DELAWARE is considered an All-Party Consent State, in that all people involved in the recorded communication must give permission.
As per the Justia website1,
At least one party must consent to recording in-person or phone conversations under Delaware law, though state statutes conflict somewhat. Under the state’s wiretapping law, it is lawful for someone to intercept a communication as long as they themselves or another party to the conversation consents, and if the interception does not serve to further criminal, tortious, or other unlawful activity. But under the state’s privacy law, which is older, all parties to a conversation must consent to recording. This is counterbalanced by a 1975 Delaware federal district court opinion, U.S. v. Vespe, which interpreted the privacy law to reflect the federal rule that only one party needs to consent to recording. Violation of the wiretapping law is a felony, and can also provide the basis for actual and punitive damages in a civil suit. Violation of the privacy law is a misdemeanor. 11 DE Code § 2402 (wiretapping definition & criminal penalty), § 2409 (wiretapping civil liability), § 1335 (privacy violation definition & penalty), U.S. v. Vespe, 389 F. Supp. 1359 (D. Del. 1975)
As per the Upcounsel website2,
Video surveillance laws differ greatly from state to state. There’s a total lack of federal laws prohibiting video surveillance in public, in the workplace, and elsewhere, sometimes known as CCTV, or closed-circuit television. Most states allow this surveillance to occur, but there are some small exceptions and some circumstances that require monitoring on a case-by-case basis.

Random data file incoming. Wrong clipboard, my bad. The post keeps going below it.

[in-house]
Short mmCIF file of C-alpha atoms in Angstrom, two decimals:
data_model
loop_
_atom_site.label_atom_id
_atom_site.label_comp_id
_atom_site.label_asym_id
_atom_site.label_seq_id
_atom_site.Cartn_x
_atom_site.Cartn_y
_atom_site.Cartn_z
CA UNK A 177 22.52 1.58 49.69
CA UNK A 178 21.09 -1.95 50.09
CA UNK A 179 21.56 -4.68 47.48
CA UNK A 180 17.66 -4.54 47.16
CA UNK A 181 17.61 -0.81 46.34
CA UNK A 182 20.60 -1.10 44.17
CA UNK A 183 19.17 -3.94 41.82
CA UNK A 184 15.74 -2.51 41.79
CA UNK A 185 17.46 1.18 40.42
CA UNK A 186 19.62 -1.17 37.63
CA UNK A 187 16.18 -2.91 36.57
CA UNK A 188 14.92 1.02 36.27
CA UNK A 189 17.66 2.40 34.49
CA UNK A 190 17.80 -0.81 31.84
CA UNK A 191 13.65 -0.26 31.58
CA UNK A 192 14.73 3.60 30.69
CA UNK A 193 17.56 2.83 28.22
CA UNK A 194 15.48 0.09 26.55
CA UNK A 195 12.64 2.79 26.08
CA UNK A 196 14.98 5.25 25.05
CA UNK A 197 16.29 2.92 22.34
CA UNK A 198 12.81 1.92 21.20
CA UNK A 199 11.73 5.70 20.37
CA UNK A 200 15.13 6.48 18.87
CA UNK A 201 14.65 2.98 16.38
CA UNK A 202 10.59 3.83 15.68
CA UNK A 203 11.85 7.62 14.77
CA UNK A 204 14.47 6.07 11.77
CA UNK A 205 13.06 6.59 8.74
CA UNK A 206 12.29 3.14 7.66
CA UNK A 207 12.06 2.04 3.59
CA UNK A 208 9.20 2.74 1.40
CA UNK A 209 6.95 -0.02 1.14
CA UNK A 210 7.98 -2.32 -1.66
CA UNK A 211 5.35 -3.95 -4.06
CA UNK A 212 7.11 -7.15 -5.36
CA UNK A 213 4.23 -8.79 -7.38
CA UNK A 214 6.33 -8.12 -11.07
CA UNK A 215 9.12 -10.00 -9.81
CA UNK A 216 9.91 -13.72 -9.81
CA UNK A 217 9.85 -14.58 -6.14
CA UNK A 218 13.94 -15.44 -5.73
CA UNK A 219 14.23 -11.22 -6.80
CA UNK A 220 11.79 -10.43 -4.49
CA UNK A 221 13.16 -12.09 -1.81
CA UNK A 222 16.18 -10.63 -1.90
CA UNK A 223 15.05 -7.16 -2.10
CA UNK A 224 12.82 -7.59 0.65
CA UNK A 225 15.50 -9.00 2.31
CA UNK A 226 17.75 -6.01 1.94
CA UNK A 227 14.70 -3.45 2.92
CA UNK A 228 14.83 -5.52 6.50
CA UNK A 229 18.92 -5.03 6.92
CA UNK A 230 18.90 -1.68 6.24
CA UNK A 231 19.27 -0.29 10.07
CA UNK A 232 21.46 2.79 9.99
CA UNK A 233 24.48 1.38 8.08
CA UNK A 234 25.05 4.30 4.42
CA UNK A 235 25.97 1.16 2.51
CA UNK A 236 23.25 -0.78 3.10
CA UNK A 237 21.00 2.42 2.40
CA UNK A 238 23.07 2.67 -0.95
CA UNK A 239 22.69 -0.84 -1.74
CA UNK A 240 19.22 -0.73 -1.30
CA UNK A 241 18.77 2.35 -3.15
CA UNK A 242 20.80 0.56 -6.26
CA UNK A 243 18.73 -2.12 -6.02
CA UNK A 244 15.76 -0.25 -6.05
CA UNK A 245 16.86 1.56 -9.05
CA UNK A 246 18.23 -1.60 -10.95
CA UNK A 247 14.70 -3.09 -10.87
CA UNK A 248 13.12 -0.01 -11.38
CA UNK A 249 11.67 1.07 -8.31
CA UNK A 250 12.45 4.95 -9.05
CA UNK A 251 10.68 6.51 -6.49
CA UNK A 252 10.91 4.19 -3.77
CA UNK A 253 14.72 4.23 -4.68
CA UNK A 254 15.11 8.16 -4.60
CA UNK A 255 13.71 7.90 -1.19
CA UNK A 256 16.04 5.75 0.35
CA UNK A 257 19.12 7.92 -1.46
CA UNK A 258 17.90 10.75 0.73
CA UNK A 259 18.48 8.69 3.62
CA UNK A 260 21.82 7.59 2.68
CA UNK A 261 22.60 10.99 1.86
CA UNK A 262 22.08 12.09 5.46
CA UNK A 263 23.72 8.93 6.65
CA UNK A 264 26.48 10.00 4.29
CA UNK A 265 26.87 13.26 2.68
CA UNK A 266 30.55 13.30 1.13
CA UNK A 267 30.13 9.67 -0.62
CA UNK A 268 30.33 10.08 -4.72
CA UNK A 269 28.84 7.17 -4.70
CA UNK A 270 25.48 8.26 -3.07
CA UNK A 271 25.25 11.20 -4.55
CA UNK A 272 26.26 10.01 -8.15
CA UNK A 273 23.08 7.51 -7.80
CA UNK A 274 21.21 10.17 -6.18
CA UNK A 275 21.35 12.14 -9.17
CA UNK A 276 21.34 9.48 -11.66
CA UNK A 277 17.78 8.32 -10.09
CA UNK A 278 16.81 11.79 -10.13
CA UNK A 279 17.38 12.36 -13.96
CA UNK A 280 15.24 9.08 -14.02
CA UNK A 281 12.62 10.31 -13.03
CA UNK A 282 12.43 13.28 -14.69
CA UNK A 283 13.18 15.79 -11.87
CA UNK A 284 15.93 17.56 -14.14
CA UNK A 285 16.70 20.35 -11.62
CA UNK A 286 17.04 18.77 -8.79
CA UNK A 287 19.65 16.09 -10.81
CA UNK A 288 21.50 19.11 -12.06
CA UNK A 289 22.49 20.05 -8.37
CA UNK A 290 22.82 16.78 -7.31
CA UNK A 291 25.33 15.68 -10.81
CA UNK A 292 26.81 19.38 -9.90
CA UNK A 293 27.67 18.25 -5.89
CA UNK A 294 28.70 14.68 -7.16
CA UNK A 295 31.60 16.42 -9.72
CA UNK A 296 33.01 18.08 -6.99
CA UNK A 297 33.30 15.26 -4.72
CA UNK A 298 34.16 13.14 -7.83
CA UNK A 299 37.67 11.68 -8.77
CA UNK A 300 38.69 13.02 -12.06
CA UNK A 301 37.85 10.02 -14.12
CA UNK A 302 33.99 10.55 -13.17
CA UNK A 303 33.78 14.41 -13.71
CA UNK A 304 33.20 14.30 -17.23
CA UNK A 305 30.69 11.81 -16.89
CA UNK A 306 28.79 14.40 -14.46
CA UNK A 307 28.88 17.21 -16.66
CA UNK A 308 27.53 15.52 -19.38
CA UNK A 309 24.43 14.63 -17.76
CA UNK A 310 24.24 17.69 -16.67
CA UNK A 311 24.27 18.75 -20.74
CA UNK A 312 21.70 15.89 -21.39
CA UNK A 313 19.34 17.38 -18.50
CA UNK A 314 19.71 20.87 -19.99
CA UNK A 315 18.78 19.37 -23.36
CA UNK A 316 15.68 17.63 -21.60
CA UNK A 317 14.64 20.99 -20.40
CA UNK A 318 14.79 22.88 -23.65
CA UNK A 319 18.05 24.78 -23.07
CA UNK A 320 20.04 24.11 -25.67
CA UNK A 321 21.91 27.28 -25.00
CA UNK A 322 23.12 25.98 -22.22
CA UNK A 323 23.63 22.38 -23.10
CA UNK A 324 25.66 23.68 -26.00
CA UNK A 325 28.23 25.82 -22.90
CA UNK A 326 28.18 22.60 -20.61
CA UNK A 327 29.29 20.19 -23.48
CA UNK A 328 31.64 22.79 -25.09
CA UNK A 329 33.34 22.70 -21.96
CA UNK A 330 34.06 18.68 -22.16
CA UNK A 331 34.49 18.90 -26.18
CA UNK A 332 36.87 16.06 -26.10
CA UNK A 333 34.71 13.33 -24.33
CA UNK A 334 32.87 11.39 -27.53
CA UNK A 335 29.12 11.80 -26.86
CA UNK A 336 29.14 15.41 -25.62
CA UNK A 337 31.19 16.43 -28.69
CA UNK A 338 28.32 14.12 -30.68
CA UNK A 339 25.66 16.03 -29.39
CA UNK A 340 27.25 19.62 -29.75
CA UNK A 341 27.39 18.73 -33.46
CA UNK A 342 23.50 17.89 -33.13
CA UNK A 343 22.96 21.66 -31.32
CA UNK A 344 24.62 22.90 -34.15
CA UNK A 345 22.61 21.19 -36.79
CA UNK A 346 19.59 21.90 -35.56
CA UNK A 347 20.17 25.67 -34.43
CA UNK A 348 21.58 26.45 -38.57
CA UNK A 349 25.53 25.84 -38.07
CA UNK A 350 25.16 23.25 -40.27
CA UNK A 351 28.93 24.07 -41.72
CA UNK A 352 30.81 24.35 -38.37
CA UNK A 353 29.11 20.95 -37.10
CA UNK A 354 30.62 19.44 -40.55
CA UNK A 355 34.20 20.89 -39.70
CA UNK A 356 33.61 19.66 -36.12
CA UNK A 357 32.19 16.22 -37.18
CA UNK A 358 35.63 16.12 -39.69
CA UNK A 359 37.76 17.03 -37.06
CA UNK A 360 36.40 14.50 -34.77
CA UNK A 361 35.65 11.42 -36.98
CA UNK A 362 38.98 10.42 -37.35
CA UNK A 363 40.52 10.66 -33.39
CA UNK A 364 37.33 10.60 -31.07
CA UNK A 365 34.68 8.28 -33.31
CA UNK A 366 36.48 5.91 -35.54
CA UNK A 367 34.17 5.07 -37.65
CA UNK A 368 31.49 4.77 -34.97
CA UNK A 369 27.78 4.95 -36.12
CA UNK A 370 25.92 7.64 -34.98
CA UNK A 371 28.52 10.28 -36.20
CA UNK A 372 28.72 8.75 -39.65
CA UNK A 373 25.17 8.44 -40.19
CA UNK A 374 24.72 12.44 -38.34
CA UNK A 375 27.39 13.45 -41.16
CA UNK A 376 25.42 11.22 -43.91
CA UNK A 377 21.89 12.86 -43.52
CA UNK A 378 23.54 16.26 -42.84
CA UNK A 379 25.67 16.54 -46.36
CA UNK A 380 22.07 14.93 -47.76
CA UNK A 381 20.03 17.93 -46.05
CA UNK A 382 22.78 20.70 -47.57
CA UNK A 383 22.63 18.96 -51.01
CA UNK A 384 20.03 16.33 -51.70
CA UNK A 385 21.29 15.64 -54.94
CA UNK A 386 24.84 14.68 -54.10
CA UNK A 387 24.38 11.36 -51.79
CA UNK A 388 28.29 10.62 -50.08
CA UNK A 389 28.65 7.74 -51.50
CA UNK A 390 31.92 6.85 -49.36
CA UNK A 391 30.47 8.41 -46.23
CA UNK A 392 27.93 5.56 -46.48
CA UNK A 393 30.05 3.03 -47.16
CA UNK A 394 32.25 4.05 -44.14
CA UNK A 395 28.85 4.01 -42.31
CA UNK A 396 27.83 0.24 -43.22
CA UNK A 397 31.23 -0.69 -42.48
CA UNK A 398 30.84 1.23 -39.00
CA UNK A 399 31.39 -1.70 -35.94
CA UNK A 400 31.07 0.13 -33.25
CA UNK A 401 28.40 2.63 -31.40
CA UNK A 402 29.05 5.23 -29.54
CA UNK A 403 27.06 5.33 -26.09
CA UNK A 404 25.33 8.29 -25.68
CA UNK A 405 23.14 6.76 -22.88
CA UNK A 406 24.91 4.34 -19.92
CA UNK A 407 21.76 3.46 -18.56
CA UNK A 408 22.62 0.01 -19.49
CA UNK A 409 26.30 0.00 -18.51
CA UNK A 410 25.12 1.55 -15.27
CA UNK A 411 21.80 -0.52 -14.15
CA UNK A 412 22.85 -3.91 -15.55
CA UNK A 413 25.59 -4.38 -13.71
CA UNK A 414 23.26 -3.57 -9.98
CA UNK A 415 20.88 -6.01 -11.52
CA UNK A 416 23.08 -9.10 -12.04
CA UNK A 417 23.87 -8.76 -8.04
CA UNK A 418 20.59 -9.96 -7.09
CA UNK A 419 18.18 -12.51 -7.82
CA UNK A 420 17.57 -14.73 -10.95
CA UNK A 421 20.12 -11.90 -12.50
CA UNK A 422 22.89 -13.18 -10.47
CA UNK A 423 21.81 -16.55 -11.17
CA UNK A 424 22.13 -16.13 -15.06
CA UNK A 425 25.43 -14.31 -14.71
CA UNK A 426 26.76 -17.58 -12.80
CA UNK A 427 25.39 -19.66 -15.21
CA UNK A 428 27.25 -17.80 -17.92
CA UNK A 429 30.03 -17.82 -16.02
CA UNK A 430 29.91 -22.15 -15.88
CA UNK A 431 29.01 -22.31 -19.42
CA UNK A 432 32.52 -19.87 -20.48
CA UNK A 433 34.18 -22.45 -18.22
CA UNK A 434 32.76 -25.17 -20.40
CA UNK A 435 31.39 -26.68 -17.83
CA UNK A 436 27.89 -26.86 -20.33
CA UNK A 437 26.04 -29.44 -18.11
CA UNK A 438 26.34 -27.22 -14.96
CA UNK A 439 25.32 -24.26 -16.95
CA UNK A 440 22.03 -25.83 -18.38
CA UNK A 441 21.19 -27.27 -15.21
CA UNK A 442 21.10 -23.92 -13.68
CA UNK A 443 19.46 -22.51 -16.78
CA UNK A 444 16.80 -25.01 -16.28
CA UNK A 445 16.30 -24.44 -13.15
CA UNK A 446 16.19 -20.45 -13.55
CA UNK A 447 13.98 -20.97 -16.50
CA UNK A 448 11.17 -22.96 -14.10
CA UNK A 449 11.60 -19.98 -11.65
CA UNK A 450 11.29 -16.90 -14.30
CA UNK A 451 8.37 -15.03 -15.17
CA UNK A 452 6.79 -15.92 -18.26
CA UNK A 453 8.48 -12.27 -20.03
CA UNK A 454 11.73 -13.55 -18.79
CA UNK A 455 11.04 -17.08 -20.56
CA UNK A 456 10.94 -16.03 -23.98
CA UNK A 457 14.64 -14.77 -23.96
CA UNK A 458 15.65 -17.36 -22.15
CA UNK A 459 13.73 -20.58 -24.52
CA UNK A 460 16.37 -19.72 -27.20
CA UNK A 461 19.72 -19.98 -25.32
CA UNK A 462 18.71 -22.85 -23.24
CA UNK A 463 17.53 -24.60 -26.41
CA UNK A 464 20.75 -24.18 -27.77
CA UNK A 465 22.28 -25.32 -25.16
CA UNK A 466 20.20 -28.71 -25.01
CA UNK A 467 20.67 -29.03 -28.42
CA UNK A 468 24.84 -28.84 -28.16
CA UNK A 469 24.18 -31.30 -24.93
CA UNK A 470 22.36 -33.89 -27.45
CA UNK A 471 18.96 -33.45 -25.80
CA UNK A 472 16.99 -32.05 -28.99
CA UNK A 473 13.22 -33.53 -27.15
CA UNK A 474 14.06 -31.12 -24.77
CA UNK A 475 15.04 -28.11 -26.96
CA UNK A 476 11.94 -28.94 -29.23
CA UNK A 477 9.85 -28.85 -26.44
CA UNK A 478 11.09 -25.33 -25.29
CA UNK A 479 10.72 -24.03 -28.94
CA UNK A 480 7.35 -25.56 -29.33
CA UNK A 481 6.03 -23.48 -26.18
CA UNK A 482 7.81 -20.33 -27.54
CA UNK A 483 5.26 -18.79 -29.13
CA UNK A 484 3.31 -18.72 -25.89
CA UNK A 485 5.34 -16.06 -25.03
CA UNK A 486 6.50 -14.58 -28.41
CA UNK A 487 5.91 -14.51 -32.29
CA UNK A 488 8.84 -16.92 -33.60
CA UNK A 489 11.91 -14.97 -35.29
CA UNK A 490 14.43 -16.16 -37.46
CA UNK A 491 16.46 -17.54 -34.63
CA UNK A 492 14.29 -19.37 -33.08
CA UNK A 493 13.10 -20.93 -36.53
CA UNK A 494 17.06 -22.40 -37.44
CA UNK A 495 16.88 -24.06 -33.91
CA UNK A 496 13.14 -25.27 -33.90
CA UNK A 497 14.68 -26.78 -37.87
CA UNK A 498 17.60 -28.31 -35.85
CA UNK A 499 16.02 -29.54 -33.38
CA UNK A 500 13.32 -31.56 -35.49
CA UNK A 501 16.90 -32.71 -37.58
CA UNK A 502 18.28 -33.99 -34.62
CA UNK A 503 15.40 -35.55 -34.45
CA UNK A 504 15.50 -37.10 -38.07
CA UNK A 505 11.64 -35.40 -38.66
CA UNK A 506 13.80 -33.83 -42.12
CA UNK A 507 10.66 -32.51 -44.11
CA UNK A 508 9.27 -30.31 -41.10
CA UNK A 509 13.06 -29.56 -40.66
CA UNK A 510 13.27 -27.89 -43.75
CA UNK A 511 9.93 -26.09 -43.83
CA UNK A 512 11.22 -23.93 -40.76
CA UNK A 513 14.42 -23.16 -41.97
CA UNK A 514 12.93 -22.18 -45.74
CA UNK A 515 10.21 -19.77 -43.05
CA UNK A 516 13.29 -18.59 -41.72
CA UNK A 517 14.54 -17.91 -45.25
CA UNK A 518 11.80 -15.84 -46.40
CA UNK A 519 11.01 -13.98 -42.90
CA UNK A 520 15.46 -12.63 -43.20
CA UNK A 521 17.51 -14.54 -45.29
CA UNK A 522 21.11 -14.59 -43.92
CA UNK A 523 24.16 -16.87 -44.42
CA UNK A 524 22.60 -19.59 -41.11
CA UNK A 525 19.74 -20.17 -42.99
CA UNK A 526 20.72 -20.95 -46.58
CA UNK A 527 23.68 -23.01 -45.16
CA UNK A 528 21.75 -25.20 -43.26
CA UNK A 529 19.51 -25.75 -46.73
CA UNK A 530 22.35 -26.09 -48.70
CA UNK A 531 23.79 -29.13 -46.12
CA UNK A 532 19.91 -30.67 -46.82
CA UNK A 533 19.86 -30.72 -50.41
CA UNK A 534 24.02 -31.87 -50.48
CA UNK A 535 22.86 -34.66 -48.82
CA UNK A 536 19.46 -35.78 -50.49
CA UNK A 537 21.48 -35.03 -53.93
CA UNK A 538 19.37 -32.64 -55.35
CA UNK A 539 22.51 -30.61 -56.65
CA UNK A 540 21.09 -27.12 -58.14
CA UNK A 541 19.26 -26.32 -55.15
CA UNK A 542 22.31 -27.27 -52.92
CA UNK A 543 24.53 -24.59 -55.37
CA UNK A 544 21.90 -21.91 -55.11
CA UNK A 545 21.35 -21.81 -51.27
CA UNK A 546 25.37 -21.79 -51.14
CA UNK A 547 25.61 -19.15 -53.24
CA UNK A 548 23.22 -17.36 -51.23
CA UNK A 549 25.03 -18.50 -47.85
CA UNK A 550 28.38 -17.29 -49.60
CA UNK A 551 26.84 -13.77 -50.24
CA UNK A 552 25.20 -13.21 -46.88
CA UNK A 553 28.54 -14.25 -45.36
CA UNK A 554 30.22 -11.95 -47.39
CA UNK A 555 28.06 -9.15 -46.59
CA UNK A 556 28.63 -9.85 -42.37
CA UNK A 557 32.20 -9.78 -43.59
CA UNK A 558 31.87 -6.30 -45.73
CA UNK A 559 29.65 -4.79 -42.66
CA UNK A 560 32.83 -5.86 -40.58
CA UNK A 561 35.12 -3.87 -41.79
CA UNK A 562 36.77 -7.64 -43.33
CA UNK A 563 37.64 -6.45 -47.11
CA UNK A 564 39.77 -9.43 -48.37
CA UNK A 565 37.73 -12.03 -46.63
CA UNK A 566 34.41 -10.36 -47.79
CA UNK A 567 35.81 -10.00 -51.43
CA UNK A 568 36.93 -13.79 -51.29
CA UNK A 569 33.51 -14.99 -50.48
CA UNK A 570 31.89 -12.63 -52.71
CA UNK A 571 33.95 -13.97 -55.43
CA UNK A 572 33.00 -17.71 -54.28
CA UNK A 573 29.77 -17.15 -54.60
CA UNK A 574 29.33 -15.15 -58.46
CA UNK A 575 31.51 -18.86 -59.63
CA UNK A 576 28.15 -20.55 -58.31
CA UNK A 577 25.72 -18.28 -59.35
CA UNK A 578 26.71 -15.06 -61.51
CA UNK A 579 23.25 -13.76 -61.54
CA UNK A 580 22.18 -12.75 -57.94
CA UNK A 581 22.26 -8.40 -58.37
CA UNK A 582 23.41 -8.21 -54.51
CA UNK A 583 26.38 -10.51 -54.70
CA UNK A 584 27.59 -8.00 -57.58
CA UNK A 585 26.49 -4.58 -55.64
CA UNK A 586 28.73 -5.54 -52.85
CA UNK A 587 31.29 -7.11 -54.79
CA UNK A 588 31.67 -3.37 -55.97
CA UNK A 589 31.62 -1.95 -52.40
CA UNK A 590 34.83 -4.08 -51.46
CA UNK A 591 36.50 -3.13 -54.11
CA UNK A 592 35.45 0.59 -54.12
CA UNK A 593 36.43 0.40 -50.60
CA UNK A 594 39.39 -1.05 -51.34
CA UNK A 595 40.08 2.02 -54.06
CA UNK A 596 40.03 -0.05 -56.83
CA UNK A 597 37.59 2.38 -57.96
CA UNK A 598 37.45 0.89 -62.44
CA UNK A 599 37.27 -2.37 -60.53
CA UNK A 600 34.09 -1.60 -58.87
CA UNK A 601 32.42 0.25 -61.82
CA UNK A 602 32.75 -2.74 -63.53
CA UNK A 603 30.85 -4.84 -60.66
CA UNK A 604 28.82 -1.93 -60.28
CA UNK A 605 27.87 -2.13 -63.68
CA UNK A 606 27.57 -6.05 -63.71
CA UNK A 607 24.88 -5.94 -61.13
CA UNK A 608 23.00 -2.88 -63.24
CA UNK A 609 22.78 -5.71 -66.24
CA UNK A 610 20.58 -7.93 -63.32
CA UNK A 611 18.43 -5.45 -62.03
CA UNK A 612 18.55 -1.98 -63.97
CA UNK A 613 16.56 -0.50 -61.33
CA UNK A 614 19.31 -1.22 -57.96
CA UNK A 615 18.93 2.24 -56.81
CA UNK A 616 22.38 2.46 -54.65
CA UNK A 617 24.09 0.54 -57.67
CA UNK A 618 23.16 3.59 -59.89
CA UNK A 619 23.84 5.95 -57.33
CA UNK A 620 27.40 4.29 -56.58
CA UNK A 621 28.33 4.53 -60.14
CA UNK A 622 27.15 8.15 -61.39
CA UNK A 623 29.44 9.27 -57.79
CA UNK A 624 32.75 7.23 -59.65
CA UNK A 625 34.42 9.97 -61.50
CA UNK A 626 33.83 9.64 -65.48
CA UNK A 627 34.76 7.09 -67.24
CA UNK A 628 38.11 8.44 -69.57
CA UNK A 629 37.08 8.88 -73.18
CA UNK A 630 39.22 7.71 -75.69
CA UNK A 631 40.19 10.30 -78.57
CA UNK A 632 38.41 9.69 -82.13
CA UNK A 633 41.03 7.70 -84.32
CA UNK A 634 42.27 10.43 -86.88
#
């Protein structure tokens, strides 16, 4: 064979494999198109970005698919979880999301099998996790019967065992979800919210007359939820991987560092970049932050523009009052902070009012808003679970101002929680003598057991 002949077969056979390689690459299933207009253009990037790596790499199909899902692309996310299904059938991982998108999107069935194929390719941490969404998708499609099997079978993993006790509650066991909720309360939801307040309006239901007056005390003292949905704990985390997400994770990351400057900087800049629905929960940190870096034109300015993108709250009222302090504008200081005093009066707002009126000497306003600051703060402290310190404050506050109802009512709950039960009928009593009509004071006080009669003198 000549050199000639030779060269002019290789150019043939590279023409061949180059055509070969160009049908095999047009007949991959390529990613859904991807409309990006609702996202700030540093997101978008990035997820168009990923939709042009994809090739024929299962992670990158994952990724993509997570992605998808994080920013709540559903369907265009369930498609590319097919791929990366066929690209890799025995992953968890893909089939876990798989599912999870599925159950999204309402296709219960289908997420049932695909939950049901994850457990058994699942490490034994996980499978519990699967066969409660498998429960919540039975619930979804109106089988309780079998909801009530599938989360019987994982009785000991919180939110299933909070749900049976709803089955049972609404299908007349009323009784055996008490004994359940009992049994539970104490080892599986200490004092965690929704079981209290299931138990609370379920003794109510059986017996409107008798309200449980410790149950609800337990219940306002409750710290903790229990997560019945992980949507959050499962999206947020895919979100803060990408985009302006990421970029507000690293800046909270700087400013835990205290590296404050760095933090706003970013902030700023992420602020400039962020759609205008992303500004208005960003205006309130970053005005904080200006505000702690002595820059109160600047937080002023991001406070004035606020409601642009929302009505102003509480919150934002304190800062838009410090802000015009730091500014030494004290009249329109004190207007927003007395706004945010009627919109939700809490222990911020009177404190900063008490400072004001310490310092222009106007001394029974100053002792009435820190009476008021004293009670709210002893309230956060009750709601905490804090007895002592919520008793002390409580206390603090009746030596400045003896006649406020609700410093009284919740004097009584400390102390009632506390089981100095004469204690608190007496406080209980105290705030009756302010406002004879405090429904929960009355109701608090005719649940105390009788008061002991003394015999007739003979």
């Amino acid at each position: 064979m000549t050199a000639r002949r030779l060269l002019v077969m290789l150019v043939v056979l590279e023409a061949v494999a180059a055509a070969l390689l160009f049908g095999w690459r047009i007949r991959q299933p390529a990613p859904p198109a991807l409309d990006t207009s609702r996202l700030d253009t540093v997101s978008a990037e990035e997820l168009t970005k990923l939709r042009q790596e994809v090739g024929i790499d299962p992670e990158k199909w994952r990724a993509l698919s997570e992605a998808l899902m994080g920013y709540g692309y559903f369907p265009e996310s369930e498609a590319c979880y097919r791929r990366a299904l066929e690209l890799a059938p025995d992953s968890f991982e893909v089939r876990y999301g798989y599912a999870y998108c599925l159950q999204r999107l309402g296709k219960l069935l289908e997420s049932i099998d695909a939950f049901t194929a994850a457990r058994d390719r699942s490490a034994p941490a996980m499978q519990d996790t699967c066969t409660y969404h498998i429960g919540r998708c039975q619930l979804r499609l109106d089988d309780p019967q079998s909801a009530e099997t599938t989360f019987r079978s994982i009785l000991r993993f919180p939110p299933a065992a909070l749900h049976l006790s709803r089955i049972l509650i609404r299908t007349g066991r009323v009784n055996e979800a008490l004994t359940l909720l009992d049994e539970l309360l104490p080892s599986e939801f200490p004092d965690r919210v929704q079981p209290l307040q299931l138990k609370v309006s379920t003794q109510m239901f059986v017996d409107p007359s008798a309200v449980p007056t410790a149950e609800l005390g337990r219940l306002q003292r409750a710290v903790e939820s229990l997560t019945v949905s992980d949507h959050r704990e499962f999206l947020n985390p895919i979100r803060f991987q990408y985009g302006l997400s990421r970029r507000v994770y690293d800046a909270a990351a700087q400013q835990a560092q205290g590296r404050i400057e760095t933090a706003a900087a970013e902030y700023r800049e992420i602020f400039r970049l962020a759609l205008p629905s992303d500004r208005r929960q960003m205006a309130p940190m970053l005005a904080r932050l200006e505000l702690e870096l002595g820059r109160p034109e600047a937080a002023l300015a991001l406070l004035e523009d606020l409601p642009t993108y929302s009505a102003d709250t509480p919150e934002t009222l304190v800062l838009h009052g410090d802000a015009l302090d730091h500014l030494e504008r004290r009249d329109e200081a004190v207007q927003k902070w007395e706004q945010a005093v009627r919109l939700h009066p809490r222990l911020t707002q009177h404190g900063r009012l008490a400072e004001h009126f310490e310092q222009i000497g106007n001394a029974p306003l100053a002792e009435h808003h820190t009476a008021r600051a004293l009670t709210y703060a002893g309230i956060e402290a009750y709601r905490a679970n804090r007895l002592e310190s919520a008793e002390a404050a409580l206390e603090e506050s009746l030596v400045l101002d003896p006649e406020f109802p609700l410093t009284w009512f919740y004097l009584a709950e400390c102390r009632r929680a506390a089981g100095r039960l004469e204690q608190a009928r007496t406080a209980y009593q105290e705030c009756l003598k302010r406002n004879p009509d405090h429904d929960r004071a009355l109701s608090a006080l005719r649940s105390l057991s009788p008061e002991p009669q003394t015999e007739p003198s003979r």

Federal and state laws differ as to the legality of recording phone calls and conversations. Determining which jurisdiction’s law controls in cases involving recording devices or parties in multiple states can be complex, so it is likely best to adhere to the strictest applicable law when in doubt, and/or get the clear consent of all parties before recording.
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*Information in the "Policy" section does not constitute as legal advice. Please consult an attorney for any and all legal advice. (1) Recording Phone Calls and Conversations https://www.justia.com/50-state-surveys/recording-phone-calls-and-conversations/ (2) Video Surveillance Laws by State: Everything You Need to Know, https://www.upcounsel.com/video-surveillance-laws-by-state